Rupert Murdoch begins tweeting
One would imagine that preeminent among Rupert Murdoch’s New Year’s resolutions would be moving his News Corp. beyond the hacking and bribery scandal that blackened the media conglomerate in 2011.
Murdoch’s first public gesture as the calendar changed, though, had nothing to do with the bad business of the old year and everything to do with chatter about a vacation, politics and perceived business triumphs. The world’s best-known old media magnate created a small sensation by firing off a couple dozen messages on the social media site Twitter.
Before abruptly going silent Tuesday, Murdoch expressed admiration for a candidate in the Republican presidential race (former Sen. Rick Santorum of Pennsylvania), praised President Obama for his approval of a law that allows extended detention of civilians during wartime and picked a couple of favorite holiday films. Both movies were made by Fox studios, which Murdoch’s company happens to own.
The 80-year-old mogul’s unexpected burst of the 140-character-maximum digital missives attracted nearly 100,000 followers by day’s end Tuesday and created intrigue about the handful of individuals whom Murdoch follows, including an Afghan media entrepreneur, a Texas journalism instructor and a New York newspaper editor.
Did Murdoch begin tweeting New Year’s Eve to have an impact on the presidential race? Could he be intent on distracting from the troubles of 2011, or had his interest in social media been renewed, months after his sale of MySpace, at a huge loss?
No one at the media conglomerate provided any answers as the New Year dawned. (Twitter confirmed the messages came from the News Corp. chief executive. Later the site “confirmed” the authenticity of another posting, this one seemingly from the executive’s wife, Wendi Deng, only to acknowledge later that the item was placed by someone else.) Perhaps the tycoon heeded advice from his own New Year’s Day tweet: “I’m getting killed for fooling around here and friends frightened what I may really say!”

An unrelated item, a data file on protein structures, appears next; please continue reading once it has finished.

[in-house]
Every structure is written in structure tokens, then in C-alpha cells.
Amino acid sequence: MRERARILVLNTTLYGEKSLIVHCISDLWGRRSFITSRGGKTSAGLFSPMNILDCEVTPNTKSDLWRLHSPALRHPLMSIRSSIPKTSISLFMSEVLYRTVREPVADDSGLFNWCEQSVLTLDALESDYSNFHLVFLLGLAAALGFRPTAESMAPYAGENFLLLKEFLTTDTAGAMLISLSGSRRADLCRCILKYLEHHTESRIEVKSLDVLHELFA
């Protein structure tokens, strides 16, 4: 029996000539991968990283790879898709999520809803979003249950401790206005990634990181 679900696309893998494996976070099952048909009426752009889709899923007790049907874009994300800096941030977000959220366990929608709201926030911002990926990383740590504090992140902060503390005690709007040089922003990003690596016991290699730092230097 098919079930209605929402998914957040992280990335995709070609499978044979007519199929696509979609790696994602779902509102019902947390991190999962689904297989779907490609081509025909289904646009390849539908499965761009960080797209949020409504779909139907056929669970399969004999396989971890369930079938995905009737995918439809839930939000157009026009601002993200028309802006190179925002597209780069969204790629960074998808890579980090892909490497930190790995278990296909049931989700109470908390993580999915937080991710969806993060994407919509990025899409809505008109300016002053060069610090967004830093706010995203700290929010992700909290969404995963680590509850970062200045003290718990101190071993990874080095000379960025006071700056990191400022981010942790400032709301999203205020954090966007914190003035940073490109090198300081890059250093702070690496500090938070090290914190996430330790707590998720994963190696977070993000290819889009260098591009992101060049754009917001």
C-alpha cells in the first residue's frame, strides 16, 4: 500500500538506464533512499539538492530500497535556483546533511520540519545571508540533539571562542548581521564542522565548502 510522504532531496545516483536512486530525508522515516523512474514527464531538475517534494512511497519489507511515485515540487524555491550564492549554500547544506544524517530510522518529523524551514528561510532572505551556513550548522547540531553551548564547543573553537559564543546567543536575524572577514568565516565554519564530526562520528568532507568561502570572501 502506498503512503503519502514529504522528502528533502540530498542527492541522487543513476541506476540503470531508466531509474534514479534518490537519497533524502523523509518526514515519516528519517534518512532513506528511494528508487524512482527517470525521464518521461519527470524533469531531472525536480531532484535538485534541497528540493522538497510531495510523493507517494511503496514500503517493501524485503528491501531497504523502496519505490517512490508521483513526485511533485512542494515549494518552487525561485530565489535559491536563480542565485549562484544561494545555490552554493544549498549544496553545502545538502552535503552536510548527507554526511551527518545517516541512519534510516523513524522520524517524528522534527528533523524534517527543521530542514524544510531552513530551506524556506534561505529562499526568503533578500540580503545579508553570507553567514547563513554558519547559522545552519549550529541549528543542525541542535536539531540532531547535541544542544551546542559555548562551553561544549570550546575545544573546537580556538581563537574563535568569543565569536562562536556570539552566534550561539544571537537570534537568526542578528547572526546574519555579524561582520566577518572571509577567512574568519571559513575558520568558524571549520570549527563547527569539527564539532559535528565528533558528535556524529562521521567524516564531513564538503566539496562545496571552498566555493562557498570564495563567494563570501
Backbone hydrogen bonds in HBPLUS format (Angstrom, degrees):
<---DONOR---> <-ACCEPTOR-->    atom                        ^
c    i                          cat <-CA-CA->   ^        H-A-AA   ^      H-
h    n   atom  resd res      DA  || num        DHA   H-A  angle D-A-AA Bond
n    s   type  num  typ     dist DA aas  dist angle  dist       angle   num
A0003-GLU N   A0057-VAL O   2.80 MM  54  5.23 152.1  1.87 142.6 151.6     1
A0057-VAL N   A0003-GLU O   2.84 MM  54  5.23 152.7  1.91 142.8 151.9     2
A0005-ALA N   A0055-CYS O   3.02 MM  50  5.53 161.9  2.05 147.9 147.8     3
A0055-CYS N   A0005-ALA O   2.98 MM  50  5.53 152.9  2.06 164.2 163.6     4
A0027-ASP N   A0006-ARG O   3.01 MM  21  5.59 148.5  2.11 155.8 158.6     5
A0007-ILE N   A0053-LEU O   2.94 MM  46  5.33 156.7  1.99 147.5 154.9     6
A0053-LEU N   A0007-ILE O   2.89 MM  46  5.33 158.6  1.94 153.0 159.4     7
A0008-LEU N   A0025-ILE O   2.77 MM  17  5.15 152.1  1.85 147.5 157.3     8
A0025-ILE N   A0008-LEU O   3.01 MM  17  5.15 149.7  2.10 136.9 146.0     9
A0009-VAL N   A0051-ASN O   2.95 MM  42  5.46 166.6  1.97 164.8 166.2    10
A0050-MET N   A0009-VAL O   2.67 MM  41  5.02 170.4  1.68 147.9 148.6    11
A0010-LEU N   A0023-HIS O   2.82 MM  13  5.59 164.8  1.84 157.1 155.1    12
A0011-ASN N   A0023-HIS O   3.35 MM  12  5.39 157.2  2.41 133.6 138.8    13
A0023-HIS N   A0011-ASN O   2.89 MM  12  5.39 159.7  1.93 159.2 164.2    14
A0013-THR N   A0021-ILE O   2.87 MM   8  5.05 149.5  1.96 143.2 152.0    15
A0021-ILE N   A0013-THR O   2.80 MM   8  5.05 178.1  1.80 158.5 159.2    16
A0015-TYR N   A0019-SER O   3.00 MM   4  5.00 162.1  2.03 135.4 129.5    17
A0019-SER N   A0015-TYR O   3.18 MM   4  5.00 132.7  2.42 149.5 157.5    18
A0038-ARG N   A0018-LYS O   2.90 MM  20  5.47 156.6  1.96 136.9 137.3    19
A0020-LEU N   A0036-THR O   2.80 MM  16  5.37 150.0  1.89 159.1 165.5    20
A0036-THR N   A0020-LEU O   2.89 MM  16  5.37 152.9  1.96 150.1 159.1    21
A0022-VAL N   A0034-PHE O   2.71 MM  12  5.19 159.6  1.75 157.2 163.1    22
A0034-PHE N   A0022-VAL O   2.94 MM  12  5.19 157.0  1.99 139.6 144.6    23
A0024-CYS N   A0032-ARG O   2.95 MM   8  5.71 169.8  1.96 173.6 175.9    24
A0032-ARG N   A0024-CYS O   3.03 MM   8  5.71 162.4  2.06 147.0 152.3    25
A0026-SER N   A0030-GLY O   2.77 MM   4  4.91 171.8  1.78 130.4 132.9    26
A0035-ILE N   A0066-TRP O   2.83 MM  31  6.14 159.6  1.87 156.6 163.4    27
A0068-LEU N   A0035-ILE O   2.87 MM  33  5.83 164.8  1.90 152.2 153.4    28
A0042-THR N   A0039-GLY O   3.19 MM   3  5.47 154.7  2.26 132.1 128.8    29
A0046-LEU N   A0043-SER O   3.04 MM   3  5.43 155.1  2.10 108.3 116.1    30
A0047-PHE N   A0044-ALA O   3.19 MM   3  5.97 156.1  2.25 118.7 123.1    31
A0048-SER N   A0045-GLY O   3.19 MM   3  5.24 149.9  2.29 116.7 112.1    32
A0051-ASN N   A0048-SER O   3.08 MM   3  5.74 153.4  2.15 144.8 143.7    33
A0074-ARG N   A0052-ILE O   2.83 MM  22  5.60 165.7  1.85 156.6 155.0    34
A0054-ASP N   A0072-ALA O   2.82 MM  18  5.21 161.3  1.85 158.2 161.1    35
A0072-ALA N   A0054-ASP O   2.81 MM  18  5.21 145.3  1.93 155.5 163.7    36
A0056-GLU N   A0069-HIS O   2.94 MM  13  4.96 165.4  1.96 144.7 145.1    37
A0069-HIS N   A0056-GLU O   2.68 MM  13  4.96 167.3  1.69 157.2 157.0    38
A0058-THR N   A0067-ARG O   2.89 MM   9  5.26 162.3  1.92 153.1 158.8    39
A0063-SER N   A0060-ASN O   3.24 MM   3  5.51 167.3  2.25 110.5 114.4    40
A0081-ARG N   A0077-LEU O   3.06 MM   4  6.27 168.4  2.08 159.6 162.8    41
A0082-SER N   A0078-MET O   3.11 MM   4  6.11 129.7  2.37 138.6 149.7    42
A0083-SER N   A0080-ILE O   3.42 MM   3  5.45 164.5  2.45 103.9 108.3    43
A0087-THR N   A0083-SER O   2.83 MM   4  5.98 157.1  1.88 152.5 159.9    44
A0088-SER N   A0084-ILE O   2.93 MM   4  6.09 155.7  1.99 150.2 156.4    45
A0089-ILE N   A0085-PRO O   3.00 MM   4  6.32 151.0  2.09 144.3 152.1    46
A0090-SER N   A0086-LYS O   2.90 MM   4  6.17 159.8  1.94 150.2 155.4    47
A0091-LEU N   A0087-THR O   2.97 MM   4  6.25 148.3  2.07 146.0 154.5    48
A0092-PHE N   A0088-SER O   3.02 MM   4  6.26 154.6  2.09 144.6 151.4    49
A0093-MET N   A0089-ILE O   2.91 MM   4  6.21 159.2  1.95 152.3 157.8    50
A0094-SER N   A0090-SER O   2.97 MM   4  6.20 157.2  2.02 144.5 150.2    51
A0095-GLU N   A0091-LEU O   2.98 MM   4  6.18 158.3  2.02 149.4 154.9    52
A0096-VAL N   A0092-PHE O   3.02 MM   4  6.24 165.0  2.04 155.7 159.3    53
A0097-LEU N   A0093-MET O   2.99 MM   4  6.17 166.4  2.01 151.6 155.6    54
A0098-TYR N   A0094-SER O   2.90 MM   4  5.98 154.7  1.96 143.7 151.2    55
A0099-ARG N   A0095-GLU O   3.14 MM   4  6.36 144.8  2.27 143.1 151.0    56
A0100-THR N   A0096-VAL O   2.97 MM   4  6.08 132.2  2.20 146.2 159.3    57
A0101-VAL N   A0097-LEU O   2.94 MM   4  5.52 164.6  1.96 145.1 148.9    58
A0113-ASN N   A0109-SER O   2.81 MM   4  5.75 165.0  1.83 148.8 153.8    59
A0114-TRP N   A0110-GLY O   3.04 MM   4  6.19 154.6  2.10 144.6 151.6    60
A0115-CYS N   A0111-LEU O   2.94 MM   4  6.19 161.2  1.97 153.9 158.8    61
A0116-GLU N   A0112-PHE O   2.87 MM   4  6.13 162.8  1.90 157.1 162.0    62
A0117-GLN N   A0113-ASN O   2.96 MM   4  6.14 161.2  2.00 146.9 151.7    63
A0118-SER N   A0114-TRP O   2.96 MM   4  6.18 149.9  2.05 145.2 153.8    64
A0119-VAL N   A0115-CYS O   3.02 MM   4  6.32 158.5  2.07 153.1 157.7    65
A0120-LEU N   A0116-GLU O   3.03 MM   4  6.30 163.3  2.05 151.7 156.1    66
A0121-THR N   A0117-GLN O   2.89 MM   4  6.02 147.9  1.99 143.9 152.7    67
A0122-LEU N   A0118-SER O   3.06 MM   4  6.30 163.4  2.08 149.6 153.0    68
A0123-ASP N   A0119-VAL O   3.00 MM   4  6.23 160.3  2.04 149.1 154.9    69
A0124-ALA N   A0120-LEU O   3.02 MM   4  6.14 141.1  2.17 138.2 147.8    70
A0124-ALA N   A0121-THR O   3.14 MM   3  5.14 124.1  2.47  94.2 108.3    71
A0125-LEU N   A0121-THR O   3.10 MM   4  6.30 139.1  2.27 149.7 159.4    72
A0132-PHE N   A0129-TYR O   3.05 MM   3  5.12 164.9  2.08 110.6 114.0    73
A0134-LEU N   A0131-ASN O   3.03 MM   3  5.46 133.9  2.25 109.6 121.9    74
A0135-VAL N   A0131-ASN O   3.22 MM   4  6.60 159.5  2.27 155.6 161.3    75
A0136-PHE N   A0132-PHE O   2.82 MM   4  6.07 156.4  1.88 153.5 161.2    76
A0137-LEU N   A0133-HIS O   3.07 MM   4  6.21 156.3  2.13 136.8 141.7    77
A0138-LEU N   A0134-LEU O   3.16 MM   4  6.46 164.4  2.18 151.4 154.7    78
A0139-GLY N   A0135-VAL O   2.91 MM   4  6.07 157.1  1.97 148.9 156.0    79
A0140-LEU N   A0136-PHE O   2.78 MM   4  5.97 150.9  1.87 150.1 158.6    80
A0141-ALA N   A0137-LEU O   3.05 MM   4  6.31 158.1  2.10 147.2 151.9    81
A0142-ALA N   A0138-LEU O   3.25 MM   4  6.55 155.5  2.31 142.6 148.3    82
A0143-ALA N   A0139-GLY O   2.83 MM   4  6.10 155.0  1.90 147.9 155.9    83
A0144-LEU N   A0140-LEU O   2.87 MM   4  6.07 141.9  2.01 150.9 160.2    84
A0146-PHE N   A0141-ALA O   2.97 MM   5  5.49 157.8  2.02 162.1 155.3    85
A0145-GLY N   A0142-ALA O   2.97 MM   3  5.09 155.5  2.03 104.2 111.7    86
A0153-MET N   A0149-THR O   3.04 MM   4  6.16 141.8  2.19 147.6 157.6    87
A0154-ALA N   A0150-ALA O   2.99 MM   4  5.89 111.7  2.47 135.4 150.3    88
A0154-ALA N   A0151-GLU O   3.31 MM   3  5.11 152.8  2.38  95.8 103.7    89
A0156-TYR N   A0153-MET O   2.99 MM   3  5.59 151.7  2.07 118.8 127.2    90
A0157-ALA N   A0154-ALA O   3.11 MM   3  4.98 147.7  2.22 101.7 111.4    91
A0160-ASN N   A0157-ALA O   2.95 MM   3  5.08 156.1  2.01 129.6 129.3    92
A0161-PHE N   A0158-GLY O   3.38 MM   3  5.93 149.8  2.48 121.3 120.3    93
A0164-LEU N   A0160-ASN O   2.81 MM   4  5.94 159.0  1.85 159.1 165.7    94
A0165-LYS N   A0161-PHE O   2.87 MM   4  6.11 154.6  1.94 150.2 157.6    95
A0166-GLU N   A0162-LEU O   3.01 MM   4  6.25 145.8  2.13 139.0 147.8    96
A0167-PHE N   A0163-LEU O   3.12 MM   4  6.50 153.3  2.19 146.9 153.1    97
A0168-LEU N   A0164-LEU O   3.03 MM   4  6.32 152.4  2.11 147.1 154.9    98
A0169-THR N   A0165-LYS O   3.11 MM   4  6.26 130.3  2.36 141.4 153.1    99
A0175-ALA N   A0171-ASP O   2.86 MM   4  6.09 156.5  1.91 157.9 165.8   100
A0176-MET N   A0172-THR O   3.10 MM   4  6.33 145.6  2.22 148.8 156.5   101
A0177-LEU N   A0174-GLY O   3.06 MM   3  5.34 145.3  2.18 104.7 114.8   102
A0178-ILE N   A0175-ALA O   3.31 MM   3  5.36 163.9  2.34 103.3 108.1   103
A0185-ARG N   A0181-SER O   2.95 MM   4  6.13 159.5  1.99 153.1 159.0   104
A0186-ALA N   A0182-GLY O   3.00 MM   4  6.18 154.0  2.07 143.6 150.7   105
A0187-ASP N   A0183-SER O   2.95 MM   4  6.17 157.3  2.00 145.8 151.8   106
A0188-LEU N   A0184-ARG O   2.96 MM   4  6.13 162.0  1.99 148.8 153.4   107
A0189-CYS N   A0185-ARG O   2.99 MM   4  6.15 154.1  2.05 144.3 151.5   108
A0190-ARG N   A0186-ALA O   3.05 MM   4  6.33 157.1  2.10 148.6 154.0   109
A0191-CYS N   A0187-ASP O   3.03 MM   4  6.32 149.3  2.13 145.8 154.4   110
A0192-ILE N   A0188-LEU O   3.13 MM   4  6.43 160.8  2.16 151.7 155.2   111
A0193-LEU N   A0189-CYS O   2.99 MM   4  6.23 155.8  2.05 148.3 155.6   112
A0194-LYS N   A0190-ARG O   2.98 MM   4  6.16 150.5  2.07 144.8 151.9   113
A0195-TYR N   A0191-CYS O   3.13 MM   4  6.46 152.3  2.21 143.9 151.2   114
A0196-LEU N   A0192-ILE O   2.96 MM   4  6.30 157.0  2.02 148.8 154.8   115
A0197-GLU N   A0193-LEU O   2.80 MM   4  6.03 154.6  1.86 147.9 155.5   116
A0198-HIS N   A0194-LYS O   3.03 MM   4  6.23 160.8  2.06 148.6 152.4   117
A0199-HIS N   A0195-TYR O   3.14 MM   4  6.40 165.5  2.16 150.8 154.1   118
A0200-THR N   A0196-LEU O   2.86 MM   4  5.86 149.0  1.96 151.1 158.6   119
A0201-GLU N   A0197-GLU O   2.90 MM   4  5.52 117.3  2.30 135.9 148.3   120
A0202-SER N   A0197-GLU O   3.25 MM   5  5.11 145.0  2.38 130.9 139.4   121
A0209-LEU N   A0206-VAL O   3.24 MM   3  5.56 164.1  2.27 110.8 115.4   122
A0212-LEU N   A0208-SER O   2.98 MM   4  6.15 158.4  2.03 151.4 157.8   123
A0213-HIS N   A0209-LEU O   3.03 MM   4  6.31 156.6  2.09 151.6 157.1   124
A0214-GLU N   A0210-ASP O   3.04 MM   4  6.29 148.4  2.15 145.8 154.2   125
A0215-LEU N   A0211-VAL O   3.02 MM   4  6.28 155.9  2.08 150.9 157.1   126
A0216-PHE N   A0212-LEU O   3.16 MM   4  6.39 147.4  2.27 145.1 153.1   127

Earlier that day, Murdoch had enthused: “Good to see Santorum surging in Iowa. Regardless of policies, all debates showed principles, consistency and humility like no other.” A day later he added: “Can’t resist this tweet, but all Iowans think about Rick Santorum. Only candidate with genuine big vision for country.” (It was not clear whether Murdoch was describing feelings in the Hawkeye State, or trying to encourage them.)
The freshly minted microblogger cheered on a couple of films from his stable — “The Descendants” and “We Bought a Zoo” — and dropped a few personal details. Despite having a “great time in [the] sea with young daughters” he judged there to be “too many people” on his “St. Barth’s” holiday and welcomed a return to work this week. “Enough idling!” the CEO declared.
While it’s not uncommon for business executives to maintain Twitter accounts, most produce little news or are chock-full of scripted corporate-speak. The Murdoch tweets emerged so unexpectedly that his biographer, Michael Wolff, expressed skepticism as to their authenticity. “Might be somebody who knows Rupert Murdoch, but it’s not Rupert (he doesn’t use a computer unassisted nor get his own email),” Wolff declared on his own Twitter feed. Later, the writer added that Murdoch’s Twitter literacy “could be brilliant News Corp PR operation.”
Maybe. But what about the messages he has chosen to receive? Murdoch has followed a mere seven on Twitter. They included a website for “right-of-center thinkers” co-founded by a sometime Wall Street Journal op-ed writer (@Ricochet), an Afghan media investor (Saad Mohseni), the editor-in-chief of the New York Observer newspaper (Elizabeth Spiers) and Twitter founder Jack Dorsey.
Kym Fox, the journalism sequence coordinator at Texas State University, said she had no clue why Murdoch chose to follow her feed. She did offer, though, that she worked for a paper, the San Antonio Express News, that Murdoch once owned. And her name tag used to say Fox News, “because my name was Fox. And I was in News.”
Spiers said she couldn’t understand why the corporate titan took an interest in her tweetage. “My irresistible wit?” she speculated in response to a Twitter query. “No idea; I’ve never met him. Maybe he clicked ‘follow’ accidentally?”
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